August 01, 1997
By Craig Green & Jeff Farr
When SGI President Ikeda resigned as Soka Gakkai president in April 1979, it was done to quiet discontent within the priesthood. It was not tendered because of any wrongdoing or impropriety.
In July 1979, High Priest Nittatsu, who had worked with President Ikeda to resolve some of the differences between Nichiren Shoshu and the Soka Gakkai, died. Shortly thereafter — to the surprise of many, including priests — Nikken declared that he had been given the “heritage of the law,” making him the 67th high priest.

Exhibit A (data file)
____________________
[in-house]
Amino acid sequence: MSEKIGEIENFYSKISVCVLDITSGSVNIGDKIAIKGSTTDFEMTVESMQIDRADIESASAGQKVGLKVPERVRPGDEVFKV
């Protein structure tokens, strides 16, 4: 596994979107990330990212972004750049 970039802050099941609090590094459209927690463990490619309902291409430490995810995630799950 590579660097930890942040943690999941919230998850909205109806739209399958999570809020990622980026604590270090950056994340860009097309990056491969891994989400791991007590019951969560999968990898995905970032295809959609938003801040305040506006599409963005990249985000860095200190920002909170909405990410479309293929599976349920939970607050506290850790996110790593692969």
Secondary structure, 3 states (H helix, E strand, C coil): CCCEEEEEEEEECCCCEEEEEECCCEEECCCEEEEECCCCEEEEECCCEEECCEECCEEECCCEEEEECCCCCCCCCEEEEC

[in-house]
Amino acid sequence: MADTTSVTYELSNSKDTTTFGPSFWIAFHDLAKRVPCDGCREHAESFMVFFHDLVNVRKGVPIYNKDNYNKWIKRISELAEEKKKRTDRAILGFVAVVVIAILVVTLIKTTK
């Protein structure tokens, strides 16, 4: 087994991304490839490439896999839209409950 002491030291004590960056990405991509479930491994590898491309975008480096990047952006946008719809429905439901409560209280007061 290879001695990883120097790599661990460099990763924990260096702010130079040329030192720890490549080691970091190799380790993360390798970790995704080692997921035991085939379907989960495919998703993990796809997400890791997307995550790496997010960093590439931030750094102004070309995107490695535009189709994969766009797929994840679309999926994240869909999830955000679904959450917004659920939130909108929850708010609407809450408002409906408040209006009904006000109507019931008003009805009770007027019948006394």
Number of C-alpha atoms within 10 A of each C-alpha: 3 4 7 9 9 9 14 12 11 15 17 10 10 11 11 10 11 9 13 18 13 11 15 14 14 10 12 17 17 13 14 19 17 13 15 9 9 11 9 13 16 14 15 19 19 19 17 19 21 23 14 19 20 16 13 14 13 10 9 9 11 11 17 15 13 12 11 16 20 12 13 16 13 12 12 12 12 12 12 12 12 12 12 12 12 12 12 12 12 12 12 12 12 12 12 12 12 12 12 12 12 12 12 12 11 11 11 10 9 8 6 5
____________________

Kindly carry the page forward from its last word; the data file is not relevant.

There were priests within Nichiren Shoshu who immediately questioned the legitimacy of Nikken’s claims. But to hold off any opposition, Nikken took action. In January 1980, he met with President Ikeda and demanded that Ikeda apologize again — this time to him.
Several months later, a manuscript was presented by the priests with a directive that President Ikeda publish it under his name, with no editorial changes. It was full of more apologies, plus pledges of loyalty to Nikken and Nichiren Shoshu. This article, “My Thoughts on the 23rd Anniversary of My Late Mentor,” was published in the April 2, 1980, Seikyo Shimbun (see May 1980 Seikyo Times).
As the new high priest, Nikken wanted to protect his position, to protect his power. That necessitated using President Ikeda and the Soka Gakkai — the forced apologies were all to make Nikken look good.
No. 6 in a series